William Willimon’s Conversations with Barth on Preaching is one of those books that I love and hate. It is so very good, but so very bad. I’ve underlined, highlighted, and circled many different parts. I’ve also scribbled a lot of question marks and exclamation points in the margins. Anyway, before I digress too much, here’s a section that is quite good. It (obviously) has to do with preaching.
“Barth demonstrates to us that to be a Christian communicator is to be engaged in a struggle, a conflict, a kind of war. As Christians, we ought never to forget that we speak from a minority viewpoint – and always have. We are, in our speech, speaking against the presumed world of the majority. Therefore, in our assertions, we will not find many interpretive allies in the weapons of the world. The world is accustomed to getting its messages from psychology, the vaunted ego, or clear-eyed reason. Our message requires a miracle to make it comprehensible.”
“Conflict and disruption are inherent in Christian discourse because the claimed stability of the world, the presumption by which the world carries on its business, is being challenged. We North American preachers today may be among the first generations in our context to realize that the political ground has shifted under our feet. We are no longer deferentially addressing a culture that can claim, even in its unguarded moments, to be ‘Christian.’ Every Sunday we are issuing a declaration of war against some of the most cherished idols of our culture. The world in which we live is adamantly set against the gospel – and always has been. The culture in which we work is arranged, in all sorts of subtle but powerful ways, against the claims that Jesus Christ is Lord – and always has been. The world is a world at war – and always has been. Sovereignty is under dispute – and always has been.”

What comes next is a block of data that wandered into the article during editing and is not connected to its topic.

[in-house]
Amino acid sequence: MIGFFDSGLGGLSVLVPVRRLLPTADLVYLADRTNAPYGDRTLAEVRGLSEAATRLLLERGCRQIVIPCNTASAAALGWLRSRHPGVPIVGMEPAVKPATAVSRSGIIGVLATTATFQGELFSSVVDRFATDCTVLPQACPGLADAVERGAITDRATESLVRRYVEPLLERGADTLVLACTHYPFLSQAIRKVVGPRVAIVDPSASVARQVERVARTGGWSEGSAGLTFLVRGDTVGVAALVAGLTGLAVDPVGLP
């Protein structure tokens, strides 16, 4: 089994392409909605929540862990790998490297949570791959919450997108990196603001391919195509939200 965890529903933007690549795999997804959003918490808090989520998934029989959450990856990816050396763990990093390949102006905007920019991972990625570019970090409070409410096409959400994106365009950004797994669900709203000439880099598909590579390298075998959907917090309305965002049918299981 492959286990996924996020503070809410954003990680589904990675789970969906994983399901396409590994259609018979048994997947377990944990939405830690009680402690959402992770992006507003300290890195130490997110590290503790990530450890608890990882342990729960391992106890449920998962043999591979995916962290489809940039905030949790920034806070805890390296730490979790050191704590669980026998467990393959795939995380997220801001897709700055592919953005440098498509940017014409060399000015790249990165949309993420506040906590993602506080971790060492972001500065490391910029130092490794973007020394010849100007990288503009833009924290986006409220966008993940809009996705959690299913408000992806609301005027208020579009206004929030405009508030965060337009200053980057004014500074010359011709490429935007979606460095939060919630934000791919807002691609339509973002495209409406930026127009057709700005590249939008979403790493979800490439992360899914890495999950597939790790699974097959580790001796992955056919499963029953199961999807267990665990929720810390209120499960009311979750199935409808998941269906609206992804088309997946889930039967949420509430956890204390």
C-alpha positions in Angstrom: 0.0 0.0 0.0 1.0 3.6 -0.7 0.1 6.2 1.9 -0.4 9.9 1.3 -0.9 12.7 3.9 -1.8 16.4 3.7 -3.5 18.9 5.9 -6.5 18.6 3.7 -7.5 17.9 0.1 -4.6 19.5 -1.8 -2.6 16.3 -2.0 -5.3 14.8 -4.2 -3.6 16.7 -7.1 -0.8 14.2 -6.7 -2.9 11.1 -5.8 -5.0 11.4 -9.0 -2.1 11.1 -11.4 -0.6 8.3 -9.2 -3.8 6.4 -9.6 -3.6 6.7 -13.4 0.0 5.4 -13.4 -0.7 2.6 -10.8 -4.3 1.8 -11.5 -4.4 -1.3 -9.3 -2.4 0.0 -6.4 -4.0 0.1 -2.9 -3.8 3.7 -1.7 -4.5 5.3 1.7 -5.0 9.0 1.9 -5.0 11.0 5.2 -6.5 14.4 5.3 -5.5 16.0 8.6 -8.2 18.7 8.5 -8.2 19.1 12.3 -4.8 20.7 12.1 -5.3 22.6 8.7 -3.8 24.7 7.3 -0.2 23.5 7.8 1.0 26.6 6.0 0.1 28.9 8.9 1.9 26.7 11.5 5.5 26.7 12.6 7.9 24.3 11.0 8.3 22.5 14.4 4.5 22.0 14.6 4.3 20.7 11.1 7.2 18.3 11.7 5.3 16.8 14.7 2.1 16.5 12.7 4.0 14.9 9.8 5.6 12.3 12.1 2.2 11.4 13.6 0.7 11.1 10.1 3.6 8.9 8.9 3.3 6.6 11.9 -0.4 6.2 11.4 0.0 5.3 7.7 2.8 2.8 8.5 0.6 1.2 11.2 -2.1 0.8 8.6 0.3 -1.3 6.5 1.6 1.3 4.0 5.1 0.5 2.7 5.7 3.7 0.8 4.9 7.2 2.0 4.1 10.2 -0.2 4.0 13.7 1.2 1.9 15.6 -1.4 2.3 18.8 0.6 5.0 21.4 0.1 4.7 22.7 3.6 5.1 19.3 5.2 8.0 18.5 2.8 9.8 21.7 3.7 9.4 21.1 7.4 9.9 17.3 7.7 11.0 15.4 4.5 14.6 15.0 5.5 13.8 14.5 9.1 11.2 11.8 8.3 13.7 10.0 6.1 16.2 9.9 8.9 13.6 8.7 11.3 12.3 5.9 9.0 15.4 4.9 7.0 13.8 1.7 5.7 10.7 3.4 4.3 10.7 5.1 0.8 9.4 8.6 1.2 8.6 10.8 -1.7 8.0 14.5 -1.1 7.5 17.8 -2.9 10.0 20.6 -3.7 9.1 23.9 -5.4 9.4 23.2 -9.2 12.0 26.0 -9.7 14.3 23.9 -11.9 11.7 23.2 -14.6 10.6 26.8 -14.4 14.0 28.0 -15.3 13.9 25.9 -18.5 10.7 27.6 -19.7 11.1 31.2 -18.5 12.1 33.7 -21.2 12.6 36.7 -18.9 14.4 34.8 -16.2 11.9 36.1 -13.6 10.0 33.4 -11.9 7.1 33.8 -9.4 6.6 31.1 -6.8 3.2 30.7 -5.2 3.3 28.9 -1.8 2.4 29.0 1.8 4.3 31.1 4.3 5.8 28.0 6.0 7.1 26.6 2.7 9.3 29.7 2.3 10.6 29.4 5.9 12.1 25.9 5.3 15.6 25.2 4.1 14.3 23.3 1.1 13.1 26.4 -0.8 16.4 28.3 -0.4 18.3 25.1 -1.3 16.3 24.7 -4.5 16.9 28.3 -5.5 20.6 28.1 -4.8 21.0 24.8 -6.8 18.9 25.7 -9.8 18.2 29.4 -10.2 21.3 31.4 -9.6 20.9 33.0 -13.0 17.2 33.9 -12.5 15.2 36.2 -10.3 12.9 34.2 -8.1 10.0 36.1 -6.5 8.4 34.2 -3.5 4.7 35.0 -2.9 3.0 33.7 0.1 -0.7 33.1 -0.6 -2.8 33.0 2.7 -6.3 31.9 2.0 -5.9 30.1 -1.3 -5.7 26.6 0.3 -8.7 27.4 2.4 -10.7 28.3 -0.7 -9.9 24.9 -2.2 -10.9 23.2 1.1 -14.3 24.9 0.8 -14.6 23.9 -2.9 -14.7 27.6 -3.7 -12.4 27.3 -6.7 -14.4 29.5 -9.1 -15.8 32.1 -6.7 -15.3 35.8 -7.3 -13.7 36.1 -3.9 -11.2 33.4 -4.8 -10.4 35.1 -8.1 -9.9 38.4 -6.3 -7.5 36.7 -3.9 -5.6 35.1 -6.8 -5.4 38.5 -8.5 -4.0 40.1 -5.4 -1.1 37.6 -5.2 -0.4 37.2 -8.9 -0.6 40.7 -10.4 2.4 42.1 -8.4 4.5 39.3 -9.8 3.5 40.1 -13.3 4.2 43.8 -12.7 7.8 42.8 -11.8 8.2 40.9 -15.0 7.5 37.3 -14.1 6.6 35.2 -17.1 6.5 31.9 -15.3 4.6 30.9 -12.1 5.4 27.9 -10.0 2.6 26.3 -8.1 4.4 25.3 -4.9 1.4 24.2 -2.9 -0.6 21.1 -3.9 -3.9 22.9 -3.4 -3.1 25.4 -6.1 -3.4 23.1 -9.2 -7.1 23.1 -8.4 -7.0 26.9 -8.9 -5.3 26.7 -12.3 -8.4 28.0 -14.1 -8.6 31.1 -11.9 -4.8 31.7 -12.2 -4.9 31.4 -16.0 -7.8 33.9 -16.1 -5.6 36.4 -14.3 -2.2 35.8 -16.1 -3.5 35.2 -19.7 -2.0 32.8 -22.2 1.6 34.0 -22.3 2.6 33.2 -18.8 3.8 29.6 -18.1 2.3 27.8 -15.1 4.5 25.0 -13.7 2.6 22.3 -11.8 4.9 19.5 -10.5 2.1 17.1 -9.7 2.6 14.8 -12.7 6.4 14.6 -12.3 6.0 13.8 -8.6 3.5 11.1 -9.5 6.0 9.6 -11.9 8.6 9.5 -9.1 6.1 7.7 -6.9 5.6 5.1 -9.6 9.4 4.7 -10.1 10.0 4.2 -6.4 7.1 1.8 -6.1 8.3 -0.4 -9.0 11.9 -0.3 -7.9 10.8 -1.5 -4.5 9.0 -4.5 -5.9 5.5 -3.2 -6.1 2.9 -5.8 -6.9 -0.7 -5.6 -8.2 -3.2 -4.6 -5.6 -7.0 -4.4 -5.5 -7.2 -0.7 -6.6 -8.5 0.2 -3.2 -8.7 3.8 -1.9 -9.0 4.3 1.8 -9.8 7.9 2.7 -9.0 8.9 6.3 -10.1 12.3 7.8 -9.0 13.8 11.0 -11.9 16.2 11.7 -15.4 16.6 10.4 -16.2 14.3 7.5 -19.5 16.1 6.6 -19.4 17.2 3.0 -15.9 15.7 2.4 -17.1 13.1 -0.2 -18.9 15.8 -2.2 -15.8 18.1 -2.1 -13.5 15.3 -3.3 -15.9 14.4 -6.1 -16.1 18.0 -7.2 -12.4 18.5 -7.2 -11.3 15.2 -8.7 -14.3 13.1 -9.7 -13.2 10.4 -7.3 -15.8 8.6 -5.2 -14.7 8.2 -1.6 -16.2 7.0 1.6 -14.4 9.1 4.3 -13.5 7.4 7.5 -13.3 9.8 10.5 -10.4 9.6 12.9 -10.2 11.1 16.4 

“Thus the Bible is full of violence and war, for there was something about Jesus that brought out the worst in the world. Christians are contentious. It is not because we want to be critical and contentious, but rather it is because of the inability of the presumptive world to relinquish its tight, imperialistic grip upon the imagination, that there is conflict. ‘Common sense,’ always a great foe of gospel foolishness, is really social consensus. Thus Barth’s sustained rhetorical belligerence – his biting sarcasm, his contempt for the glittering images of much that passes for ‘theology,’ his refusal to use the approved intellectual weapons that were offered to him by the academy, his denial of a natural point of contact between our self-constructed world and the world of the gospel – make him an inspiring example for the tongue-tied preacher” (p. 112-113).
Well said, ummm…sort of. But worth reading for sure!